24 Jun Employer May Bar Union Organizers From Public Areas on its Property
On June 14, 2019, the National Labor Relations Board in UPMC Presbyterian Shadyside held that an employer may bar nonemployees from soliciting its employees on behalf of a union on company property that is open to the public, provided the employer applies its policy in a nondiscriminatory manner and union representatives have other ways to access employees. The NLRB is a federal agency that protects employees’ rights to organize, it holds elections where employees decide whether they want to be represented by a union, and it adjudicates unfair labor practice charges filed against private sector employers and labor organizations.
In UPMC Presbyterian Shadyside, union representatives had entered the employer’s cafeteria that was in the Presbyterian Hospital, met with employees to discuss union organizational campaign matters, and distributed union flyers. When the union representatives refused to leave, the employer had the police remove them, following its practice of removing nonemployees who engaged in any form of promotional activity in or near its cafeteria.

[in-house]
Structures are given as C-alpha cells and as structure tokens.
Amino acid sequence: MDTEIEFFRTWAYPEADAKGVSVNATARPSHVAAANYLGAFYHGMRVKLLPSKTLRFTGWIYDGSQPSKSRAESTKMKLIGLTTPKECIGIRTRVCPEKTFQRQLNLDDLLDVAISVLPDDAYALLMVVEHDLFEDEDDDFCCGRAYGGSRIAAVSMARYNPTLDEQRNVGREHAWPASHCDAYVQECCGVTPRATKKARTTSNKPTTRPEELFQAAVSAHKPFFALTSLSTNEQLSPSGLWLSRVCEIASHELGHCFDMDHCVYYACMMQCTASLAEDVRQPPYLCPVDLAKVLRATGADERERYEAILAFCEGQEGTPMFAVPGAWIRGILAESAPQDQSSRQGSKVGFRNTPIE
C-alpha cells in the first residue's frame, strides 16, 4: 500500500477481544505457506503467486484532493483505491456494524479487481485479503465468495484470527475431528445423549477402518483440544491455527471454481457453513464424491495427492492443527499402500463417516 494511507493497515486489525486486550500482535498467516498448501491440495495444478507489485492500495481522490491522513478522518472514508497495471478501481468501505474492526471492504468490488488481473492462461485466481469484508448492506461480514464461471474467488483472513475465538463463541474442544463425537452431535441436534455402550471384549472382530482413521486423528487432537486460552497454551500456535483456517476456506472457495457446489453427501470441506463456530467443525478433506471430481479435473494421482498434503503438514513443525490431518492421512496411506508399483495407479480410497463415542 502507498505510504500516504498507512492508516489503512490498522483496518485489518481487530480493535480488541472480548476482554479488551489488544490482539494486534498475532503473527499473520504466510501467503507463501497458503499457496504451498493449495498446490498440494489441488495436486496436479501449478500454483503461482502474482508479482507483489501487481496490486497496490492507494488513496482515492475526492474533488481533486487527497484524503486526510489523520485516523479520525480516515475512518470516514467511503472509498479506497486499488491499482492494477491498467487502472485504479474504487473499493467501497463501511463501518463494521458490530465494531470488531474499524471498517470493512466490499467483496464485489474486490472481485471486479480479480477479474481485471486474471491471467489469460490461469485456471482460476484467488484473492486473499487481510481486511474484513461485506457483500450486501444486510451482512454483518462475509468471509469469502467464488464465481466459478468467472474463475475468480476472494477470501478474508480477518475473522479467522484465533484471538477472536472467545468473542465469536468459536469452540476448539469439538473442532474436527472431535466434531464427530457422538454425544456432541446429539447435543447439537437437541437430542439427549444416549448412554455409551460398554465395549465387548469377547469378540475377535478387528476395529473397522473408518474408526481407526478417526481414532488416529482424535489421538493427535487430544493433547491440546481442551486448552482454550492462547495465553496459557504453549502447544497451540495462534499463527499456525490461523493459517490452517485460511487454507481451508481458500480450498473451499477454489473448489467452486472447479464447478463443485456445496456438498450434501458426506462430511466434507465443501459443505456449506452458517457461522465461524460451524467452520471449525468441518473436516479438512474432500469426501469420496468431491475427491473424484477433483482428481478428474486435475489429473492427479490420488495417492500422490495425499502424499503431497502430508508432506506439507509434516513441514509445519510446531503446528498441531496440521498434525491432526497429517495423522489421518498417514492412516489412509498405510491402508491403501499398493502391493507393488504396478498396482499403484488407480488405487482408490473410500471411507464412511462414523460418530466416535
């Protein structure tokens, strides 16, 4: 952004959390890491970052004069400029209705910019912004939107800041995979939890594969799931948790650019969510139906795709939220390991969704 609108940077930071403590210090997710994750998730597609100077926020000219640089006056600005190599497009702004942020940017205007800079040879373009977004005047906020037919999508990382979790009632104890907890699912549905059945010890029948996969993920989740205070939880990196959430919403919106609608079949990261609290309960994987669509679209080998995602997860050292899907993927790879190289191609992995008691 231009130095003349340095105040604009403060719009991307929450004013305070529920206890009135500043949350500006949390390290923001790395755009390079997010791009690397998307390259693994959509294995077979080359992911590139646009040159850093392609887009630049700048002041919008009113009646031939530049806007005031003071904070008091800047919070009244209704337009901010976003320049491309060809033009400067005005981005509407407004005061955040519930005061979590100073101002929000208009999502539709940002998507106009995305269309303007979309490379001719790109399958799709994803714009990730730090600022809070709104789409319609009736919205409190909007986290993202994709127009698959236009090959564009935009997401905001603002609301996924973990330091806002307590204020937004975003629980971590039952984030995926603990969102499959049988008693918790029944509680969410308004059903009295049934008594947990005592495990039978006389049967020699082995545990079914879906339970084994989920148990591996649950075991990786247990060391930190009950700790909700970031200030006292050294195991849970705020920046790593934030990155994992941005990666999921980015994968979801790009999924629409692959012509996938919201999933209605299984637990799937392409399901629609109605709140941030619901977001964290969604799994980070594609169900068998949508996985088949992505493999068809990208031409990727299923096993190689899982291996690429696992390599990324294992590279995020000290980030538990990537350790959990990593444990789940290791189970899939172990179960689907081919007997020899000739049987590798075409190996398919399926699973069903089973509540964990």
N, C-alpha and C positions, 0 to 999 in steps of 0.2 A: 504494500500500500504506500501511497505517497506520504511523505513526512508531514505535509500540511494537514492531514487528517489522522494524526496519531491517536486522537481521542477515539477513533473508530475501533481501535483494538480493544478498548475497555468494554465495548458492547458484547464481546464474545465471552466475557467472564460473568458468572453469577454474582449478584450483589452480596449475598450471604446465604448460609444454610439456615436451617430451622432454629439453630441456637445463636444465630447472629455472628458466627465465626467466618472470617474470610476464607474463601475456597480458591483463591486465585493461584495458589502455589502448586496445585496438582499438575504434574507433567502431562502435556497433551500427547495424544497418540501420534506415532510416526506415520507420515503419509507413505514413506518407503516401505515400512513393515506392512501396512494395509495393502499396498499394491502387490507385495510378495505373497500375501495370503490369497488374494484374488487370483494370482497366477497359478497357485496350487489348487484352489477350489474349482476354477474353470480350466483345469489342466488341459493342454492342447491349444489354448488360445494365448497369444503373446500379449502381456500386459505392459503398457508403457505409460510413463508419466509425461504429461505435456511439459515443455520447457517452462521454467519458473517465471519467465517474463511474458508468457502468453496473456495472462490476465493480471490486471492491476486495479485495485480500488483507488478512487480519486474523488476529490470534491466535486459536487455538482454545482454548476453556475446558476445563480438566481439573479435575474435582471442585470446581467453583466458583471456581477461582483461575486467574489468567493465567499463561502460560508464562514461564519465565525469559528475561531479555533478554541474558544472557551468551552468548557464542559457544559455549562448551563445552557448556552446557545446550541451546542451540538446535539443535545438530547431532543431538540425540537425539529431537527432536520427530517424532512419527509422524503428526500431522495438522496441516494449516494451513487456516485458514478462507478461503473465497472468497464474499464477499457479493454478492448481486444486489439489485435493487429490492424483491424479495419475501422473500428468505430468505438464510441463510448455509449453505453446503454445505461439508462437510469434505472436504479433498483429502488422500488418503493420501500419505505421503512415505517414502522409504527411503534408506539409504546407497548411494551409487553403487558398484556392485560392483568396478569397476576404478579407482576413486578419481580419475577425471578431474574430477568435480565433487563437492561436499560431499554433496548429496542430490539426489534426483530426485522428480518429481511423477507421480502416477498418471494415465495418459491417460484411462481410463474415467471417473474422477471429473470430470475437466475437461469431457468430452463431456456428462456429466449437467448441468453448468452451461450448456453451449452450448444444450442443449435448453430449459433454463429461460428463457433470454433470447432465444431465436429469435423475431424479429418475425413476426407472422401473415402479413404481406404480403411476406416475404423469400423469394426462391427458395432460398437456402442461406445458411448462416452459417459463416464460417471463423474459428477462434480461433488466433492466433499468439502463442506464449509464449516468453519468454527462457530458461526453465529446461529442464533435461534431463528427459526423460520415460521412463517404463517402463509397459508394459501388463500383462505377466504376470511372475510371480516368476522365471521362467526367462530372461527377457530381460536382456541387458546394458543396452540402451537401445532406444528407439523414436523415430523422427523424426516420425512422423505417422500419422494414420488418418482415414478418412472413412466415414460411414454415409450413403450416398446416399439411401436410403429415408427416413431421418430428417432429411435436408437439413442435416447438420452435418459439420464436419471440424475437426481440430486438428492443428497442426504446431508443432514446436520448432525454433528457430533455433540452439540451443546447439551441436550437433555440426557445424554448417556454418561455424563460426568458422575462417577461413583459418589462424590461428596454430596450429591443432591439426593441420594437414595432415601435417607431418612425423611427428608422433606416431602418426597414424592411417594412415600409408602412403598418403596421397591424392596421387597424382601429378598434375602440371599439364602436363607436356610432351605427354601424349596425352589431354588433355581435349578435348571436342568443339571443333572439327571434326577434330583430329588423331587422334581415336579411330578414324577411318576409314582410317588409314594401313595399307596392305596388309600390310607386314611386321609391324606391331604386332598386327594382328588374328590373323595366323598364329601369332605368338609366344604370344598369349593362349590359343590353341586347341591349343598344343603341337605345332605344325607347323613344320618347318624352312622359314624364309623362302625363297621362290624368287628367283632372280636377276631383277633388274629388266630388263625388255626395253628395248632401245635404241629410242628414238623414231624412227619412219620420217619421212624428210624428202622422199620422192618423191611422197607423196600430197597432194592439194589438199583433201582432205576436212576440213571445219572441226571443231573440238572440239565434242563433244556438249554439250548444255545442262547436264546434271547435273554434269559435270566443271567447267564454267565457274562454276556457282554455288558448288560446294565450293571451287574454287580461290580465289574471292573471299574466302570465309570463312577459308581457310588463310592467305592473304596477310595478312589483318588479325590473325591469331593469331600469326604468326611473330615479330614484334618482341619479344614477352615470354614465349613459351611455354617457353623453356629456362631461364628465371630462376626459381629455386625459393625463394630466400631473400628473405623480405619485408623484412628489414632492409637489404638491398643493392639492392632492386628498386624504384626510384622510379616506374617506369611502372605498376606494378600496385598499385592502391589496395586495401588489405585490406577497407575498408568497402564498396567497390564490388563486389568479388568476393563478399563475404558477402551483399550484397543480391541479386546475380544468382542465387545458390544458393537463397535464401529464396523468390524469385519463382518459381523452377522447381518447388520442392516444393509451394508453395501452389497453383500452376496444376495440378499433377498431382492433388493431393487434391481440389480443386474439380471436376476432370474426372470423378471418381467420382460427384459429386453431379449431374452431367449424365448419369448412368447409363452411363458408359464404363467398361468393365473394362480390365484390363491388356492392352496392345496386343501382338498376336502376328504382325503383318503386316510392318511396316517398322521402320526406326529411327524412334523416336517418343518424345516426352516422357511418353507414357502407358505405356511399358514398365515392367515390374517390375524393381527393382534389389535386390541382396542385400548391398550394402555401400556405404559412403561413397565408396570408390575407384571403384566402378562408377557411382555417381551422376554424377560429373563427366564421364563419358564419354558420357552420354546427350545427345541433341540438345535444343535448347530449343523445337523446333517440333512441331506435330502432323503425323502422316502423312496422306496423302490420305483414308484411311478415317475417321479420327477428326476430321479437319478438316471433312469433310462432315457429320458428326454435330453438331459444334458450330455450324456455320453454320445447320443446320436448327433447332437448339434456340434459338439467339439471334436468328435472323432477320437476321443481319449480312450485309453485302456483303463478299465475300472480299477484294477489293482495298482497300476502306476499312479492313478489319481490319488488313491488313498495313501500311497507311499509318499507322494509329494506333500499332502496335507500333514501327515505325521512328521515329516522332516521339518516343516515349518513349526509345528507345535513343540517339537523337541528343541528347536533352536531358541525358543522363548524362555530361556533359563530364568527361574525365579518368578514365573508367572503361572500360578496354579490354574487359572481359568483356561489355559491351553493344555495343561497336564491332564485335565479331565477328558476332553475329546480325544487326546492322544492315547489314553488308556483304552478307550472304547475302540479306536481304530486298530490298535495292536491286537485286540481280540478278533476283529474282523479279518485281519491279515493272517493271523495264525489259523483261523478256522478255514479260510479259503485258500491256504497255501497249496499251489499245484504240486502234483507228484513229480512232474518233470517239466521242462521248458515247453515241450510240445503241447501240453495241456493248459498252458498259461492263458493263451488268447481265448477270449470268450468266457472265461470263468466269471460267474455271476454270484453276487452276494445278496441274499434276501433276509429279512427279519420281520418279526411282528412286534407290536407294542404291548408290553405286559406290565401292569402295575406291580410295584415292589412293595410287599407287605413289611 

In holding that the employer’s actions were lawful, the NLRB overturned 40 years of precedent and its long-standing “public spaces” exception that had permitted union representatives who were not disruptive to have access to employer-owned public spaces to organize.